Innovative Funding Options for Energy Efficiency Initiatives
Upcoming SlideShare
Loading in...5

Like this? Share it with your network


Innovative Funding Options for Energy Efficiency Initiatives



Businesses across North America are looking to energy efficiency programs to reduce energy costs and satisfy environmental goals. However, implementing efficiency measures can be challenging when ...

Businesses across North America are looking to energy efficiency programs to reduce energy costs and satisfy environmental goals. However, implementing efficiency measures can be challenging when upfront capital, expertise, and resources are limited or unavailable.

This white paper highlights an overview of available options to overcome these limitations. These options include:
- Energy Performance Contracting (EPCs)
- Design/Build Programs
- In-Electric Rate Funding
- Newer option requiring no upfront capital
- Funding via energy cost savings over 3 to 5 years



Total Views
Views on SlideShare
Embed Views



0 Embeds 0

No embeds



Upload Details

Uploaded via as Adobe PDF

Usage Rights

© All Rights Reserved

Report content

Flagged as inappropriate Flag as inappropriate
Flag as inappropriate

Select your reason for flagging this presentation as inappropriate.

  • Full Name Full Name Comment goes here.
    Are you sure you want to
    Your message goes here
Post Comment
Edit your comment

Innovative Funding Options for Energy Efficiency Initiatives Document Transcript

  • 1. Innovative Funding Options forEnergy Efficiency InitiativesA Constellation Whitepaper—January 2013
  • 2. Innovative Funding OptionsFor Energy Efficiency Initiatives—Greg Fox, Director of Business Development for Efficiency Made EasyAn increasing number of businesses across North America are looking toenergy efficiency programs to reduce energy costs and attain sustainabilitygoals. However, implementing efficiency measures can prove challengingwhen upfront capital, expertise, and resources are limited or unavailable.Today, many businesses can avail themselves of a variety of options toovercome these limitations including performance contracting, design/build programs, and in electric-rate funding programs.This white paper provides an overview of these options and focuses ona new and popular option when capital and timeframes are tight, andcompanies need shorter term results and quicker ROI: In-Electric RateFunding.In-Electric Rate Funding incorporates the cost of energy efficiency upgradesinto the electricity rate over the length of the commodity contract. Thisallows companies to more easily realize total energy cost savings and meetsustainability goals by reducing energy consumption over time using theircurrent energy budget.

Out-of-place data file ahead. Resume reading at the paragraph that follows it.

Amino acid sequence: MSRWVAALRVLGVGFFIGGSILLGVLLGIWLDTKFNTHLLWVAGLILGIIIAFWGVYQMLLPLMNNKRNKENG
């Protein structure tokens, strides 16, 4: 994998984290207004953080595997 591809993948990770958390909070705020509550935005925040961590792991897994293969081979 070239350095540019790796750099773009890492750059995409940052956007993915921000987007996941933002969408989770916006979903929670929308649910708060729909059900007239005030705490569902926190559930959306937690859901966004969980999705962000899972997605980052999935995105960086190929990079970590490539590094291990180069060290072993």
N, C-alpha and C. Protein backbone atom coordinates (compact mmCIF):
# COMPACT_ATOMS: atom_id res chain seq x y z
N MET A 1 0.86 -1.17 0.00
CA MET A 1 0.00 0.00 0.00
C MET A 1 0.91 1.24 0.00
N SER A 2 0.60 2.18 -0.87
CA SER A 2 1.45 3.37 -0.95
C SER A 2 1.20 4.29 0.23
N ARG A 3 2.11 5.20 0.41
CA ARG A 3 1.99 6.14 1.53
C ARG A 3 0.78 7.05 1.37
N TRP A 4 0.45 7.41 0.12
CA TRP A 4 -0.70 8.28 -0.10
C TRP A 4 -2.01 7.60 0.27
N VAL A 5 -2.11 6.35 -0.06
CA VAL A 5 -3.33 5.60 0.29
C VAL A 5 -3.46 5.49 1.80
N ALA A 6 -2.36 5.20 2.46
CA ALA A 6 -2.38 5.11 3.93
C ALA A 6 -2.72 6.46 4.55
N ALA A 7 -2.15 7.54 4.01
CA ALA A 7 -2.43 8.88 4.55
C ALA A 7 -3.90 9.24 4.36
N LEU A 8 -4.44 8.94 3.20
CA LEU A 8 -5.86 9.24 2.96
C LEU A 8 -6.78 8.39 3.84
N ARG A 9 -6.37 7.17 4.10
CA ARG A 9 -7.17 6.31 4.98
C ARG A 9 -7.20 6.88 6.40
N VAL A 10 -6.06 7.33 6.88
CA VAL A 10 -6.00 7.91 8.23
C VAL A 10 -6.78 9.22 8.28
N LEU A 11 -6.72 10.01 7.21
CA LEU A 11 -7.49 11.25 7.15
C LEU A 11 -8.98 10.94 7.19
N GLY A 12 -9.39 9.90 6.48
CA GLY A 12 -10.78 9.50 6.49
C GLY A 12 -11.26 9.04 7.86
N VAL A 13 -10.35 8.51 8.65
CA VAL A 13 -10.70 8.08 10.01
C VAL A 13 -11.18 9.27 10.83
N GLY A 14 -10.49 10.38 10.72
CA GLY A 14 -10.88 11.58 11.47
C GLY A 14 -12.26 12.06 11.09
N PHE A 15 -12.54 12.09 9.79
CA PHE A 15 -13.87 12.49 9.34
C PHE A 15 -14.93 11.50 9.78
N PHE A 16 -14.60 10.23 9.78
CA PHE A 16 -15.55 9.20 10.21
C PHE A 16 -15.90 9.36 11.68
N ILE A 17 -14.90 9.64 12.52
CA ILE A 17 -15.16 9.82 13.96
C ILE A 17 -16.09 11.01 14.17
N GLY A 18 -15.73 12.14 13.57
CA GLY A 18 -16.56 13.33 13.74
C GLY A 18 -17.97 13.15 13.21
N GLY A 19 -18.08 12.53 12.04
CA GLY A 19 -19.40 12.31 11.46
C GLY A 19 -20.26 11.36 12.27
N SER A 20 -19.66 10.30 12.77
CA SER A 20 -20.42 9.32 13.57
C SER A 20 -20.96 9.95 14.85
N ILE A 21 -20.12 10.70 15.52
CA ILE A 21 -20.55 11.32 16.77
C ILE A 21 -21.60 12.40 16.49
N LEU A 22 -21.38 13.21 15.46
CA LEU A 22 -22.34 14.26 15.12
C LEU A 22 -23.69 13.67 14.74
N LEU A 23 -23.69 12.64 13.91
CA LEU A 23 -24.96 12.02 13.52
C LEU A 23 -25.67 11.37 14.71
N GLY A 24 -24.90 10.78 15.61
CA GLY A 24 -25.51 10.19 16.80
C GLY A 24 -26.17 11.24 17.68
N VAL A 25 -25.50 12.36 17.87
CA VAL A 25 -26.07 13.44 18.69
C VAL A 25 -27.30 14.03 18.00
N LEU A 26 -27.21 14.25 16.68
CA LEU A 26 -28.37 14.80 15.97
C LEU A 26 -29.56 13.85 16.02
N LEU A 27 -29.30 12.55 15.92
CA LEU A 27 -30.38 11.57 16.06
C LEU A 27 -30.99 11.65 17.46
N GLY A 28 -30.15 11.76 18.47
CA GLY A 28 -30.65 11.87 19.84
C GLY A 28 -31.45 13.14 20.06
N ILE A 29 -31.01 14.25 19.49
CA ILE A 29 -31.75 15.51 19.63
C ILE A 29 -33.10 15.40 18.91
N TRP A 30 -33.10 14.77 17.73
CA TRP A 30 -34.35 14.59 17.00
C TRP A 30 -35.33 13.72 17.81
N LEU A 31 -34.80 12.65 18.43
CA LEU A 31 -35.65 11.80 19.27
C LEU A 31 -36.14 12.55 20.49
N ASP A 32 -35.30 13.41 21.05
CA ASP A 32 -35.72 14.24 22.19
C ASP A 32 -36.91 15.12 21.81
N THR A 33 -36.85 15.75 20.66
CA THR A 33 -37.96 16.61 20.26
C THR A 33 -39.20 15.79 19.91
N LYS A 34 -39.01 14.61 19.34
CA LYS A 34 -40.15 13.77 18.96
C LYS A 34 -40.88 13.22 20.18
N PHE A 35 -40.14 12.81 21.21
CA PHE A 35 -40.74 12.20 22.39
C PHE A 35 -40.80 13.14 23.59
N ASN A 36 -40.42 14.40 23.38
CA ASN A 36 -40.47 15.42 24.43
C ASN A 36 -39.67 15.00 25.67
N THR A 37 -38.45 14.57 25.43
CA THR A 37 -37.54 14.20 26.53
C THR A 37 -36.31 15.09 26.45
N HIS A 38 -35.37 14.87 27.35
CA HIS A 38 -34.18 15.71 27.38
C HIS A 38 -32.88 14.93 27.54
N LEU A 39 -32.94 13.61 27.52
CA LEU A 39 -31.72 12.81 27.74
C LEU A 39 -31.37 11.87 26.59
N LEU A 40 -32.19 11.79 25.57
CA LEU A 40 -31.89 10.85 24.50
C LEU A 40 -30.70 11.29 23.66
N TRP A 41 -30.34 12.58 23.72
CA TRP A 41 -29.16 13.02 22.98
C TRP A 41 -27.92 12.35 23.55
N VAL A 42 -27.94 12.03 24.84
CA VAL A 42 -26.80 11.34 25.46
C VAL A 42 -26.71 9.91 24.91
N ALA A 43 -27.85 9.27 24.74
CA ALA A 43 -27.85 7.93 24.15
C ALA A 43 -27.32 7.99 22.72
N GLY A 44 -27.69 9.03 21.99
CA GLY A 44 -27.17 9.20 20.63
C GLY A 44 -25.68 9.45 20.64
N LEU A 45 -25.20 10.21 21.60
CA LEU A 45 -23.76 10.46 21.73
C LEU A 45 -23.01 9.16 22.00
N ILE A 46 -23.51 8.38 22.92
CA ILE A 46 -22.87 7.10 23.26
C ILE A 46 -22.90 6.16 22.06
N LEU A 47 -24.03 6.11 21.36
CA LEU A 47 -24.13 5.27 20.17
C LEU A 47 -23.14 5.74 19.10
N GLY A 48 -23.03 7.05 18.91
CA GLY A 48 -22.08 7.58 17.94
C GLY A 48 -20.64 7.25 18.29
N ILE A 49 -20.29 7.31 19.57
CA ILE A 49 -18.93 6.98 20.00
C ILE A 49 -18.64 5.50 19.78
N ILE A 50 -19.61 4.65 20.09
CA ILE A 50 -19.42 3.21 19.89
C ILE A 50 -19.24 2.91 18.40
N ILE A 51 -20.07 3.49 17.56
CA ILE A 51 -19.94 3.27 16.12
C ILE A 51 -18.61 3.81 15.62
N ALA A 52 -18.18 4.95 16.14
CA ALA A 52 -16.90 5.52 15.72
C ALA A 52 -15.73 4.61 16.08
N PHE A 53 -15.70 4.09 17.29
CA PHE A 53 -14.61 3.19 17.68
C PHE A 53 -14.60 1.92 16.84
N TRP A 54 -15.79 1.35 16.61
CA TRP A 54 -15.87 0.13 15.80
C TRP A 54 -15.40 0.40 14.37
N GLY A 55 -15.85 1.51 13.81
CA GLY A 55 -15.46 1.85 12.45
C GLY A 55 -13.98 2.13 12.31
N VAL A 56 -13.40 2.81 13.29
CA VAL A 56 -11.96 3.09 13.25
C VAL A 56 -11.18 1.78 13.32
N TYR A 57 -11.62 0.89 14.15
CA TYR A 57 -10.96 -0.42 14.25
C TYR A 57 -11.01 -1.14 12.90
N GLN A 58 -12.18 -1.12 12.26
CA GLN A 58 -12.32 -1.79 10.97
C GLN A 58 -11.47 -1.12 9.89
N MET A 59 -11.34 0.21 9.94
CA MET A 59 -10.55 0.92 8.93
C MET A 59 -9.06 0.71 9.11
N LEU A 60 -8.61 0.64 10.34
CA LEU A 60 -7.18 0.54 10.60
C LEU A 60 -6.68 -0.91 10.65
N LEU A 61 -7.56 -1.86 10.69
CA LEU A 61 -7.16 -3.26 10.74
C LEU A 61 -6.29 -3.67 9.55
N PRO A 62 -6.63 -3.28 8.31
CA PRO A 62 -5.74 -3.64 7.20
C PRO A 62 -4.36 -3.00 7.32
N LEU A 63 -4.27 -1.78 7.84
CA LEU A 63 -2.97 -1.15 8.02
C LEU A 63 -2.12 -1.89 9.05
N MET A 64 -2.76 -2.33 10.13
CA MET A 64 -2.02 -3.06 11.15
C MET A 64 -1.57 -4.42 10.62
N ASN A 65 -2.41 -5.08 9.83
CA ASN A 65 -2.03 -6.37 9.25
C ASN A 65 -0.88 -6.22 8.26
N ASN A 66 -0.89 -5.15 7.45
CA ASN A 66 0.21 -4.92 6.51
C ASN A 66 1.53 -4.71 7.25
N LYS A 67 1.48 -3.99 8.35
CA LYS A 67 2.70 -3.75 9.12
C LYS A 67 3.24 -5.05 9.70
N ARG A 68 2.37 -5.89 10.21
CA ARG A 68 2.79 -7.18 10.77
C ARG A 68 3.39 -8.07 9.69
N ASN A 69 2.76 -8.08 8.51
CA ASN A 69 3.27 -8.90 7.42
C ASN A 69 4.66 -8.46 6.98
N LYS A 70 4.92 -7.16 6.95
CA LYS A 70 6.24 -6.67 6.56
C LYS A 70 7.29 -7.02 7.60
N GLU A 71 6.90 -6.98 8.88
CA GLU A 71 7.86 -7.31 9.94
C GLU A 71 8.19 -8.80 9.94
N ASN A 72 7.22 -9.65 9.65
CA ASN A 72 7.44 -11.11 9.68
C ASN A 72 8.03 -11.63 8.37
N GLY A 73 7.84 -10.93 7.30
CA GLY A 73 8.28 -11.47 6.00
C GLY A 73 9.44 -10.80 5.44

• 3. IntroductionAccording to the 2012 Deloitte reSources study, 90 percentof US companies have specific electricity and energymanagement goals in place. Of those companies, nine-in-tenare specifically targeting electricity consumption and costreduction as means to achieve these goals. As sustainabilitybecomes more essential to corporate brand and environmentalstewardship efforts, many companies are creating sustainabilityplans that reduce greenhouse gas emissions and also deliverenergy cost savings. Improving energy efficiency is a commoncomponent of a larger sustainability plan that also may includeload response, on-site solar installations, renewable energysupply or carbon offsets.However, in today’s competitive economy many companies arechallenged to find capital or financing to implement desiredenergy efficiency initiatives, even when cost effective solutionscould be implemented. According to the Deloitte ReSourcesstudy, capital funding is the number one barrier to progress,followed by length of payback period.At the same time, many companies lack in-house resourcesand technical expertise to efficiently design and implement anenergy efficiency program. So, given the constraints on financialand technical resources, how can an organization gain control oftheir energy usage and lower their energy cost? The first step isto identify which energy efficiency option is best suited for yoursituation.Three Ways to Reduce Energy CostsBusinesses seeking to improve energy efficiency have threeprimary options:• Energy Performance Contracting• Design/Build Programs• In-Electric-Rate FundingEnergy Performance Contracting (EPCs)Option 1: Energy Performance Contracting (EPCs)Energy Performance Contracts, also known as EPCs, requireno upfront capital for energy efficiency projects. Instead,energy efficient building improvements are funded throughguaranteed cost savings over a relatively long-term contract(typically greater than 10 years and up to 20) with an energyservice company (ESCO). The ESCO handles project designand development, procurement, construction, commissioning,and reporting, and also may assist with arranging thefinancing. EPCs are typically utilized to leverage short-termsavings projects with long-term ones while enabling majorenergy related infrastructure improvements. Large capitalimprovement projects, such as chiller and boiler replacement,are usually mixed in with quick payback energy conservationmeasures (ECMs) like lighting and variable frequency drives.The primary markets for this option are in the public sector.